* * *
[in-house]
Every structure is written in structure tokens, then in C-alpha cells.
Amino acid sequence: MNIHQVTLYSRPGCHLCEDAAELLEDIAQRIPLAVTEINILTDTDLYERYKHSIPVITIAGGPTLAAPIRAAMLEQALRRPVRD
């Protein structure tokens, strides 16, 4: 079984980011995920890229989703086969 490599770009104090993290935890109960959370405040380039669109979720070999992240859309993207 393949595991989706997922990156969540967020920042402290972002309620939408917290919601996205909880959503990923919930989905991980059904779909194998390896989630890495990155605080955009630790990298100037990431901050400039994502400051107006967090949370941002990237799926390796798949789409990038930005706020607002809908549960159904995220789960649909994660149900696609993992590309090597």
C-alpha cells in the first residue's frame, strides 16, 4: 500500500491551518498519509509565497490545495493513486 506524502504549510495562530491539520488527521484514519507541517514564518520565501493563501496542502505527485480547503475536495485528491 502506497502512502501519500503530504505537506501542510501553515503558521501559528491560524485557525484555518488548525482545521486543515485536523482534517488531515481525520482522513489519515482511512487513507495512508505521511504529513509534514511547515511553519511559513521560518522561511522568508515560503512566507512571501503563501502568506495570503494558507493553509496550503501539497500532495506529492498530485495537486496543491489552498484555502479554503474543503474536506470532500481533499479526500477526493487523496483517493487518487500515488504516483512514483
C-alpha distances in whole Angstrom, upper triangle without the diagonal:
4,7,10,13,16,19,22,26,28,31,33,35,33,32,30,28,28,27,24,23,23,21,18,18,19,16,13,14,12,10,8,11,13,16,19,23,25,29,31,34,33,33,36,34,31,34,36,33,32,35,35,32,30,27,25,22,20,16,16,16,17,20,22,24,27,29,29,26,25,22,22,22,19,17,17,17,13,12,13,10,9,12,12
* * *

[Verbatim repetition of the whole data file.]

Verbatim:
[in-house]
Every structure is written in structure tokens, then in C-alpha cells.
Amino acid sequence: MNIHQVTLYSRPGCHLCEDAAELLEDIAQRIPLAVTEINILTDTDLYERYKHSIPVITIAGGPTLAAPIRAAMLEQALRRPVRD
């Protein structure tokens, strides 16, 4: 079984980011995920890229989703086969 490599770009104090993290935890109960959370405040380039669109979720070999992240859309993207 393949595991989706997922990156969540967020920042402290972002309620939408917290919601996205909880959503990923919930989905991980059904779909194998390896989630890495990155605080955009630790990298100037990431901050400039994502400051107006967090949370941002990237799926390796798949789409990038930005706020607002809908549960159904995220789960649909994660149900696609993992590309090597």
C-alpha cells in the first residue's frame, strides 16, 4: 500500500491551518498519509509565497490545495493513486 506524502504549510495562530491539520488527521484514519507541517514564518520565501493563501496542502505527485480547503475536495485528491 502506497502512502501519500503530504505537506501542510501553515503558521501559528491560524485557525484555518488548525482545521486543515485536523482534517488531515481525520482522513489519515482511512487513507495512508505521511504529513509534514511547515511553519511559513521560518522561511522568508515560503512566507512571501503563501502568506495570503494558507493553509496550503501539497500532495506529492498530485495537486496543491489552498484555502479554503474543503474536506470532500481533499479526500477526493487523496483517493487518487500515488504516483512514483
C-alpha distances in whole Angstrom, upper triangle without the diagonal:
4,7,10,13,16,19,22,26,28,31,33,35,33,32,30,28,28,27,24,23,23,21,18,18,19,16,13,14,12,10,8,11,13,16,19,23,25,29,31,34,33,33,36,34,31,34,36,33,32,35,35,32,30,27,25,22,20,16,16,16,17,20,22,24,27,29,29,26,25,22,22,22,19,17,17,17,13,12,13,10,9,12,12